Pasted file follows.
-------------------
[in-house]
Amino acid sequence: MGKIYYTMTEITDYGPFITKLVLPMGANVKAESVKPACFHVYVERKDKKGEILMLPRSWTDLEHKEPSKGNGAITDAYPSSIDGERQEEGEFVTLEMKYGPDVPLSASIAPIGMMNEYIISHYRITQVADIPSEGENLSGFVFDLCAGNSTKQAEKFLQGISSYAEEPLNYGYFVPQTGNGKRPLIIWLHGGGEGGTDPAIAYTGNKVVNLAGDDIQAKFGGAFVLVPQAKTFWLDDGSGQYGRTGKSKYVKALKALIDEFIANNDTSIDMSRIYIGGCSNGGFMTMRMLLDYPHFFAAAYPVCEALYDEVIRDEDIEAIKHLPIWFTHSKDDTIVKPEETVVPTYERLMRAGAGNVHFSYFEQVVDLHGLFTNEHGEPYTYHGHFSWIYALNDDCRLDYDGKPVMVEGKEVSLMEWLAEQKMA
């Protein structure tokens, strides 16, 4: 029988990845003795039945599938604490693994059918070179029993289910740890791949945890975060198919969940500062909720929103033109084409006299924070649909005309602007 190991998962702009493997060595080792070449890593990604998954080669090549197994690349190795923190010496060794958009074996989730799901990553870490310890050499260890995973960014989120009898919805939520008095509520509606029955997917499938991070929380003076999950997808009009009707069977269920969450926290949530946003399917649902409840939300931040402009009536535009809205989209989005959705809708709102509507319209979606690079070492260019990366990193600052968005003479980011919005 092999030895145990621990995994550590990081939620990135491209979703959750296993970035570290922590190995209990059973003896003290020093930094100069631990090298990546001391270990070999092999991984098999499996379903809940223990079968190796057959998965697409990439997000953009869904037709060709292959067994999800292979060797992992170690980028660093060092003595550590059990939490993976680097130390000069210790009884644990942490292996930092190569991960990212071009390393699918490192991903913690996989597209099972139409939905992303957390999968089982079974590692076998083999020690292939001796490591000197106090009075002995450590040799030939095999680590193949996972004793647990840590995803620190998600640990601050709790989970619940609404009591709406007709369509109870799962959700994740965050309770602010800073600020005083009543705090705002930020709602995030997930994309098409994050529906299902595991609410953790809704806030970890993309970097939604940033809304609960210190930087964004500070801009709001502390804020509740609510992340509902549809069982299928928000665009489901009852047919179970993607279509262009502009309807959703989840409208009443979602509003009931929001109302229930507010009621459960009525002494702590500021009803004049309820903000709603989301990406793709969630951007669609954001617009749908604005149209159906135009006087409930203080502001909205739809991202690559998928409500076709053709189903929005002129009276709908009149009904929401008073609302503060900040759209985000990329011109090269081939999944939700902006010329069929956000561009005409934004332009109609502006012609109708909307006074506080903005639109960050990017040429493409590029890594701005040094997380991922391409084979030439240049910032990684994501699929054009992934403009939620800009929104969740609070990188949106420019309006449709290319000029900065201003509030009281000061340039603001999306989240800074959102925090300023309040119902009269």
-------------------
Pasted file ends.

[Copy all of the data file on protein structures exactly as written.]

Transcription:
[in-house]
Amino acid sequence: MGKIYYTMTEITDYGPFITKLVLPMGANVKAESVKPACFHVYVERKDKKGEILMLPRSWTDLEHKEPSKGNGAITDAYPSSIDGERQEEGEFVTLEMKYGPDVPLSASIAPIGMMNEYIISHYRITQVADIPSEGENLSGFVFDLCAGNSTKQAEKFLQGISSYAEEPLNYGYFVPQTGNGKRPLIIWLHGGGEGGTDPAIAYTGNKVVNLAGDDIQAKFGGAFVLVPQAKTFWLDDGSGQYGRTGKSKYVKALKALIDEFIANNDTSIDMSRIYIGGCSNGGFMTMRMLLDYPHFFAAAYPVCEALYDEVIRDEDIEAIKHLPIWFTHSKDDTIVKPEETVVPTYERLMRAGAGNVHFSYFEQVVDLHGLFTNEHGEPYTYHGHFSWIYALNDDCRLDYDGKPVMVEGKEVSLMEWLAEQKMA
């Protein structure tokens, strides 16, 4: 029988990845003795039945599938604490693994059918070179029993289910740890791949945890975060198919969940500062909720929103033109084409006299924070649909005309602007 190991998962702009493997060595080792070449890593990604998954080669090549197994690349190795923190010496060794958009074996989730799901990553870490310890050499260890995973960014989120009898919805939520008095509520509606029955997917499938991070929380003076999950997808009009009707069977269920969450926290949530946003399917649902409840939300931040402009009536535009809205989209989005959705809708709102509507319209979606690079070492260019990366990193600052968005003479980011919005 092999030895145990621990995994550590990081939620990135491209979703959750296993970035570290922590190995209990059973003896003290020093930094100069631990090298990546001391270990070999092999991984098999499996379903809940223990079968190796057959998965697409990439997000953009869904037709060709292959067994999800292979060797992992170690980028660093060092003595550590059990939490993976680097130390000069210790009884644990942490292996930092190569991960990212071009390393699918490192991903913690996989597209099972139409939905992303957390999968089982079974590692076998083999020690292939001796490591000197106090009075002995450590040799030939095999680590193949996972004793647990840590995803620190998600640990601050709790989970619940609404009591709406007709369509109870799962959700994740965050309770602010800073600020005083009543705090705002930020709602995030997930994309098409994050529906299902595991609410953790809704806030970890993309970097939604940033809304609960210190930087964004500070801009709001502390804020509740609510992340509902549809069982299928928000665009489901009852047919179970993607279509262009502009309807959703989840409208009443979602509003009931929001109302229930507010009621459960009525002494702590500021009803004049309820903000709603989301990406793709969630951007669609954001617009749908604005149209159906135009006087409930203080502001909205739809991202690559998928409500076709053709189903929005002129009276709908009149009904929401008073609302503060900040759209985000990329011109090269081939999944939700902006010329069929956000561009005409934004332009109609502006012609109708909307006074506080903005639109960050990017040429493409590029890594701005040094997380991922391409084979030439240049910032990684994501699929054009992934403009939620800009929104969740609070990188949106420019309006449709290319000029900065201003509030009281000061340039603001999306989240800074959102925090300023309040119902009269």